SHOULD RUSSIA’S $39 BILLION 1996 TRADE SURPLUS BE A SOURCE OF PRIDE?
Publication: Monitor Volume: 3 Issue: 59
Anatoly Kruglov, president of Russia’s State Customs Committee, said on March 20 that the $39 billion trade surplus Russia recorded in 1996 was the third largest in the world, behind perennial trading powers Japan and Germany. (Interfax, March 20) Kruglov said that 96 percent of this amount, which represented a 23 percent increase over 1995’s surplus, came from trade with the "far abroad," rather than with the CIS and the Baltic states. However, Kruglov noted that the large share of Russian exports made up by oil, natural gas, and other mineral resources makes the trade surplus "directly dependent on changes in world prices" which, he argued, limits Russia’s prospects for economic development. By contrast, the share of engineering products in total exports remained roughly constant in 1996 at 8 percent, and was comprised almost exclusively of atomic power station and aircraft products. Kruglov noted that engineering products constitute 45 – 48 percent of total exports in the EU and US, and as much as 70 percent of total Japanese exports.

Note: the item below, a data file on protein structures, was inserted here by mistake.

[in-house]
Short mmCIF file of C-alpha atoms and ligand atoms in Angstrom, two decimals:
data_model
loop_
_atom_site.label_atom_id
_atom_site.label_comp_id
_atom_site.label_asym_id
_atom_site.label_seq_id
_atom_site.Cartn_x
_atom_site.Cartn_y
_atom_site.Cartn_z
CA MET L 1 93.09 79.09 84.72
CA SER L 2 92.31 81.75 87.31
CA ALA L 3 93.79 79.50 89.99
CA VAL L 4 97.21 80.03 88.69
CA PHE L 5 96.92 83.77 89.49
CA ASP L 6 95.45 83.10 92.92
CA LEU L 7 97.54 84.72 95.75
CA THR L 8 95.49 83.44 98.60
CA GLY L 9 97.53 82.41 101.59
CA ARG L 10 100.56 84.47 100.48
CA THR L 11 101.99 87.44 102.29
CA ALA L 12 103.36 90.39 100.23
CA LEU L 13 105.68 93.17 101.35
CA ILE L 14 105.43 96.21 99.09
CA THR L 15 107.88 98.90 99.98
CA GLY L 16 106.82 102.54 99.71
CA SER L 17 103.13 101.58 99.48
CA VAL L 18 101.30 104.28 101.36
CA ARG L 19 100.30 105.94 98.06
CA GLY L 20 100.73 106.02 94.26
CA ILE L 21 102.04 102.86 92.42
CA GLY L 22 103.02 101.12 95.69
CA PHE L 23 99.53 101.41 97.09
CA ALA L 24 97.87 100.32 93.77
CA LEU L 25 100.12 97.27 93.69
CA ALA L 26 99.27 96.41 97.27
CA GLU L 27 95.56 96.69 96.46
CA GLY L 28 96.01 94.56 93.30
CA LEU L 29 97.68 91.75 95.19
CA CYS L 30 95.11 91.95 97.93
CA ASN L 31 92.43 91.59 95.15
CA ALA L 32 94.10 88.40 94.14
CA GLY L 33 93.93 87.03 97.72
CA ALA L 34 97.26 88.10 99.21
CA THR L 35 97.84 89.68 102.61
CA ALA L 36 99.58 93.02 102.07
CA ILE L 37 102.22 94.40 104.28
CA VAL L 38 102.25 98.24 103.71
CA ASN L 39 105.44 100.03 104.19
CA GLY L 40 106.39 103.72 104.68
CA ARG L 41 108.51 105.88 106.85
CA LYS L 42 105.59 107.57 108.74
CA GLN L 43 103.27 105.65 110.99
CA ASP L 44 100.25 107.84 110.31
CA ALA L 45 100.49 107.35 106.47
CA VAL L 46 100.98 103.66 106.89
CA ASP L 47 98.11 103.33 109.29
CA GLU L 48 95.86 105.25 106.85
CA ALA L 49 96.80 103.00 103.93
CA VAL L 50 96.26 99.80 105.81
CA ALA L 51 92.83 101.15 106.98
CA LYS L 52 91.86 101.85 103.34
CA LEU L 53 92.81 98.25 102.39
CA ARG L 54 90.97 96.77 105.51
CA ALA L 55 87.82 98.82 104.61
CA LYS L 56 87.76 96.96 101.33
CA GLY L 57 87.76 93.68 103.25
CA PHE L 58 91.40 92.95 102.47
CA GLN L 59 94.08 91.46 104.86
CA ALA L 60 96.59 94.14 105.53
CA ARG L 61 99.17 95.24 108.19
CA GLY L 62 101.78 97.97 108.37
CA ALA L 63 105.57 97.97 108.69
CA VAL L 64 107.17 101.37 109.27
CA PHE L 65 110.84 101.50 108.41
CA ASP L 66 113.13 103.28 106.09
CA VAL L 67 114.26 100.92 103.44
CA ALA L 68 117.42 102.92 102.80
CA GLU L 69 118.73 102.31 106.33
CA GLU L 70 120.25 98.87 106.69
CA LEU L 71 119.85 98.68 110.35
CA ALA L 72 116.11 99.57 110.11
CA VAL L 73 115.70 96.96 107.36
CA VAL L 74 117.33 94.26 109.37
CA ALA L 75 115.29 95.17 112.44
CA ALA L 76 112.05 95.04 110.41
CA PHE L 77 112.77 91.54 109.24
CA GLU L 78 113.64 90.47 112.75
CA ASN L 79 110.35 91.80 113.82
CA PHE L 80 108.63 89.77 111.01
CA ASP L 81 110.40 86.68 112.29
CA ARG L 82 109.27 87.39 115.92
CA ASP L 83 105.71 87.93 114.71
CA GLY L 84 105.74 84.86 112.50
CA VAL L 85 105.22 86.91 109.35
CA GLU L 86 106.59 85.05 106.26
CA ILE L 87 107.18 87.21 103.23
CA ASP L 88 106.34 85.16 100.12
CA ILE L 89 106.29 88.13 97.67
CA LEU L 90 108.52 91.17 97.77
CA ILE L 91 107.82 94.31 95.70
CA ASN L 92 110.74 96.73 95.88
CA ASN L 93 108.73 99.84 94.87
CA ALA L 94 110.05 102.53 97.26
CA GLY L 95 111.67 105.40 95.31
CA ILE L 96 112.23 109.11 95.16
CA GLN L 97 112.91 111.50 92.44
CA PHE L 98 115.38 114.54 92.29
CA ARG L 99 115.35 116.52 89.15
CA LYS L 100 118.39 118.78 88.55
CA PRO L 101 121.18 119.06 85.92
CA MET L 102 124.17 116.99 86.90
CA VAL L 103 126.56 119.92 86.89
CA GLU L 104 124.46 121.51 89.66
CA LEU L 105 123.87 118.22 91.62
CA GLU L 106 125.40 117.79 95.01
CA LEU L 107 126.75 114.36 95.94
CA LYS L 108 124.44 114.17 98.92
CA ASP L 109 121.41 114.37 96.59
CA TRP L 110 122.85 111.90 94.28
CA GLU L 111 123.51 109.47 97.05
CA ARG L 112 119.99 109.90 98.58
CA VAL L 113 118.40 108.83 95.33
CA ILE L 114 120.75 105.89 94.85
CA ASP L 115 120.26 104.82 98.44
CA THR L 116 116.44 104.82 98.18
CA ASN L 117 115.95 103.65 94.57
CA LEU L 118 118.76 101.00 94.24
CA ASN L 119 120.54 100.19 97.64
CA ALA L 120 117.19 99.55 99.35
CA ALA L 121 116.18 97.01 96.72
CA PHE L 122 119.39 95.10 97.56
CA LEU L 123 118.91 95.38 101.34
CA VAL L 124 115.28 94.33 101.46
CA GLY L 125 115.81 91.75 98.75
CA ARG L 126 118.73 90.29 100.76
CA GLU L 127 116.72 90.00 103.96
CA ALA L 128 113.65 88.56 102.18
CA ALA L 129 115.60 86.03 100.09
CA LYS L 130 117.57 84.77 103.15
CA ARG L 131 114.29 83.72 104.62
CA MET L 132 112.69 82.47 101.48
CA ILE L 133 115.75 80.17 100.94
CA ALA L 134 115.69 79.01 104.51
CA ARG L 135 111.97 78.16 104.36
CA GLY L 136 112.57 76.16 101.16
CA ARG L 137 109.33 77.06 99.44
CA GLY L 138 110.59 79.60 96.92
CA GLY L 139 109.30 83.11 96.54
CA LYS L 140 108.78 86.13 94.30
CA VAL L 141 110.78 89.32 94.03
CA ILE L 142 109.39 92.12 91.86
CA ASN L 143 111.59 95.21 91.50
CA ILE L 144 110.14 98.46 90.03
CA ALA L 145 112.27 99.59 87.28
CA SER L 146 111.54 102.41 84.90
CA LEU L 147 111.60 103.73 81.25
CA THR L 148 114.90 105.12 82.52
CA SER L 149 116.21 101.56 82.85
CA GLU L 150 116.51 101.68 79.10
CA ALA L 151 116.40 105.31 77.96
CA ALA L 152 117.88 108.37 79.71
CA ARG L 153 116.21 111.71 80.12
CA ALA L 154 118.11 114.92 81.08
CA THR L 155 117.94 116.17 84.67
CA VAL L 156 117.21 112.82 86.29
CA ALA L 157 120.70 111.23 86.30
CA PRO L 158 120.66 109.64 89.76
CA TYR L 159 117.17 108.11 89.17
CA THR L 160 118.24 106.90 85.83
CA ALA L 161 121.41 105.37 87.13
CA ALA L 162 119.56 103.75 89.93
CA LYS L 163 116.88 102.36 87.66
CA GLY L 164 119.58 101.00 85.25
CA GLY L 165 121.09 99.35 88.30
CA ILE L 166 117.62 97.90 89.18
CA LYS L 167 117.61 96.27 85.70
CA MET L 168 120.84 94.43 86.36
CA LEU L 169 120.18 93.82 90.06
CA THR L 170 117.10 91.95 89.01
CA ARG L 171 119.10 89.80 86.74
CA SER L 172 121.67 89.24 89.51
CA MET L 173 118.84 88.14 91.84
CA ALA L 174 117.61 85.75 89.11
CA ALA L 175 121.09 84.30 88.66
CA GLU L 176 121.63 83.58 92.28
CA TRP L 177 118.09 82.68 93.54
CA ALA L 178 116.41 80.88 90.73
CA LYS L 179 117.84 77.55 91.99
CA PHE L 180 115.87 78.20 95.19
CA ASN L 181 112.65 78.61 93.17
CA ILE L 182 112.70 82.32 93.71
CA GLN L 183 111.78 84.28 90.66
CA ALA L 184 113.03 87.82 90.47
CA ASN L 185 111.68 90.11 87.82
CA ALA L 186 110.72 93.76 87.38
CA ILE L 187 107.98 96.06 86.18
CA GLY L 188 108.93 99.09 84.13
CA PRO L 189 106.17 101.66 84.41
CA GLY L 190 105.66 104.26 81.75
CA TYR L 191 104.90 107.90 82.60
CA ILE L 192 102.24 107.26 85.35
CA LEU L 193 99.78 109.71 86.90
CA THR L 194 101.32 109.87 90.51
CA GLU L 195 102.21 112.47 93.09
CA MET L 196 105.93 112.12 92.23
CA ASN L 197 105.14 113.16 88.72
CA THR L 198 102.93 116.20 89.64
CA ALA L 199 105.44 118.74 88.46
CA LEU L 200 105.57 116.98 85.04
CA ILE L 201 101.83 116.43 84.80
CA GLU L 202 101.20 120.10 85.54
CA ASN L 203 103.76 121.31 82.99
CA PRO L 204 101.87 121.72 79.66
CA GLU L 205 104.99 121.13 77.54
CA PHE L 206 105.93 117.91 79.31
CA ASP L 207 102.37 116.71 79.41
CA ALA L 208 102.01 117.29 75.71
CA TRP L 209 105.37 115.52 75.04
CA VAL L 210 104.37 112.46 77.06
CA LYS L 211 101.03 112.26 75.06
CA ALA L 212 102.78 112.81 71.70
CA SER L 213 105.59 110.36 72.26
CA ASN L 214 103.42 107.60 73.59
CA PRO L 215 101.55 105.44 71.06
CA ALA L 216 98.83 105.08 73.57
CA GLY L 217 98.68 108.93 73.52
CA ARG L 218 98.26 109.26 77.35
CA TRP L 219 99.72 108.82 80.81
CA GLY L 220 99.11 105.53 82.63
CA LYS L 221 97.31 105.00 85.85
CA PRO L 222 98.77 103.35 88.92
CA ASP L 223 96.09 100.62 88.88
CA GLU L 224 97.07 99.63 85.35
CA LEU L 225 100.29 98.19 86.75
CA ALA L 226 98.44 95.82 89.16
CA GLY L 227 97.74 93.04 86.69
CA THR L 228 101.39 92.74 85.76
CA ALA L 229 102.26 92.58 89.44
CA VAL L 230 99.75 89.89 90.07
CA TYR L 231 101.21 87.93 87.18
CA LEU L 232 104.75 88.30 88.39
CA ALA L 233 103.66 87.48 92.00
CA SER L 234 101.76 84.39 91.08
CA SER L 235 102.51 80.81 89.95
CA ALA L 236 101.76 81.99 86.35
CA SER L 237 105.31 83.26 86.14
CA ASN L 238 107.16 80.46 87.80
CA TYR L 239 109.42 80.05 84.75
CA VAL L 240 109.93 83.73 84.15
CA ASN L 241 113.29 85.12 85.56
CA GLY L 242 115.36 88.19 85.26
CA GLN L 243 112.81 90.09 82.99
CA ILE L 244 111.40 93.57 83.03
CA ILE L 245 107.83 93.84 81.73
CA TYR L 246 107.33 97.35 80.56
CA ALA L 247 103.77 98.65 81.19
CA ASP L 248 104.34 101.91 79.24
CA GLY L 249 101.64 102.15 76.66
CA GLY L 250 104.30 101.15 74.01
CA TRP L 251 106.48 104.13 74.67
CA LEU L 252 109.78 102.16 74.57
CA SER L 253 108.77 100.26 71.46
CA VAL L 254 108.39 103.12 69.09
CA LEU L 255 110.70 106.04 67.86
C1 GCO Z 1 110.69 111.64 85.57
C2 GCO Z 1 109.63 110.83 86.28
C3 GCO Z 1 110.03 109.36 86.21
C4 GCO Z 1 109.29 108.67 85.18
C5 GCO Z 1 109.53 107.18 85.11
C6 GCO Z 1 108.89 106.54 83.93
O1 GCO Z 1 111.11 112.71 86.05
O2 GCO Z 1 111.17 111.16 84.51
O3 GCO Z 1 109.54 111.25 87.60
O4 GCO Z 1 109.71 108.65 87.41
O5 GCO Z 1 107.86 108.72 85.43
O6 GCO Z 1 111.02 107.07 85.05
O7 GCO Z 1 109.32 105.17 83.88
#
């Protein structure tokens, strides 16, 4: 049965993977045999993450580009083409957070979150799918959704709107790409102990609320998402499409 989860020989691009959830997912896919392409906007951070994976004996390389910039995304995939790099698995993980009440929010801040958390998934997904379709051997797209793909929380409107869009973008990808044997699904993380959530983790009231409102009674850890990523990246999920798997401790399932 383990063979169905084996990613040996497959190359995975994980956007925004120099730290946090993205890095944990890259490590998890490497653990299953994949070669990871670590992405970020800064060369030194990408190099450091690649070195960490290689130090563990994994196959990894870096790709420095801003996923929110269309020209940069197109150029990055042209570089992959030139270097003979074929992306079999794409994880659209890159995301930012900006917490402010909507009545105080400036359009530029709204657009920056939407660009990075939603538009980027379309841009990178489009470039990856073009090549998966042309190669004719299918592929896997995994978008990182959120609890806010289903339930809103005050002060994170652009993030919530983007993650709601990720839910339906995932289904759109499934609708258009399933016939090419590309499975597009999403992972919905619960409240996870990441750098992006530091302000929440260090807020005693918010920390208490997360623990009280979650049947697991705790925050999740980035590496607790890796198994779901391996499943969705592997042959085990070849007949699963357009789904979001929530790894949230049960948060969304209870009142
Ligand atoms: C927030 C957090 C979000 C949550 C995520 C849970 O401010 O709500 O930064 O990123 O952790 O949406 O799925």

While Kruglov, like many Russians, would seem to prefer that his country be an industrial powerhouse, Russia’s comparative advantage in energy and natural resources suggests that such products will inevitably constitute the bulk of Russia’s exports for the foreseeable future. Moreover, Russia’s large trade surplus is as much a curse as a blessing, as the surplus must bear the brunt of earning the foreign exchange required to service Russia’s foreign debt. By contrast, while such transition economies as Poland and Hungary are much more heavily in debt (on a per-capita basis) than Russia, they consistently run large trade deficits. These deficits, which feature the rapid growth of imports of consumer and investment goods, are financed by inflows of capital from foreigners eager to participate in further developing these countries’ economic potential. The paucity of such investment may be a more serious problem for Russia than the preponderance of raw materials and energy products in Russia’s exports.
Foul Play with Russian Statistics?